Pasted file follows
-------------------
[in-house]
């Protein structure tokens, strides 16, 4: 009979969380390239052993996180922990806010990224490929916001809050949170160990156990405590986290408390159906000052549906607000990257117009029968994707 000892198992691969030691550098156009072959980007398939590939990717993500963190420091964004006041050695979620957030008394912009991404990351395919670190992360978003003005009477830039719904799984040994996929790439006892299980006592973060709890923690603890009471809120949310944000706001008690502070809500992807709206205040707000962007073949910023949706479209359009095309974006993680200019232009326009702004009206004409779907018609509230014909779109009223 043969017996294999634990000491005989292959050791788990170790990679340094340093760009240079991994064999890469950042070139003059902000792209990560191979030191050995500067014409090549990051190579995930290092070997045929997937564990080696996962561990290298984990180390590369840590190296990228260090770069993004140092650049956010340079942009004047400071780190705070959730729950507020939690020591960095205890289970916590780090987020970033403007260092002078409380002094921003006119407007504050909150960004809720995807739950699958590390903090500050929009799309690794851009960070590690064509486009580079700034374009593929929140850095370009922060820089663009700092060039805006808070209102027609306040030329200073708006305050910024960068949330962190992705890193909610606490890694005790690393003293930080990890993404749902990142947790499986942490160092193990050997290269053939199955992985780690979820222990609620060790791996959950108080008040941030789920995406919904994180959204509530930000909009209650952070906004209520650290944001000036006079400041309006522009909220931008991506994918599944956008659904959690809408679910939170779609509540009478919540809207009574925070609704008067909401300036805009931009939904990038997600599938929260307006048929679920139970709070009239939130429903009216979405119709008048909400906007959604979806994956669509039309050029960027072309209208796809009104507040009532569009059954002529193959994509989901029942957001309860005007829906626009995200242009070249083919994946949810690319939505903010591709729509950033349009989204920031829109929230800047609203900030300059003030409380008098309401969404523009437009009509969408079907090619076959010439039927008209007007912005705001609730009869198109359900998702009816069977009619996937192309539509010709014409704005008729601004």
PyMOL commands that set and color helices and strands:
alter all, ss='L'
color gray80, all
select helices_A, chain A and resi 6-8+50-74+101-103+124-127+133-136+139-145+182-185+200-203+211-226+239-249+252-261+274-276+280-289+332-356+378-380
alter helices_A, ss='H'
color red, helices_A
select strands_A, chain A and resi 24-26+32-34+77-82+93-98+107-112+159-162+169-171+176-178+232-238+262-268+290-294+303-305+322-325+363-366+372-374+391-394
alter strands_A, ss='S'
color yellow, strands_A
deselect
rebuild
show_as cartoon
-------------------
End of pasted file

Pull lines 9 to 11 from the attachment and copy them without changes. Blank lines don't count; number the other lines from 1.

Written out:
select strands_A, chain A and resi 24-26+32-34+77-82+93-98+107-112+159-162+169-171+176-178+232-238+262-268+290-294+303-305+322-325+363-366+372-374+391-394
alter strands_A, ss='S'
color yellow, strands_A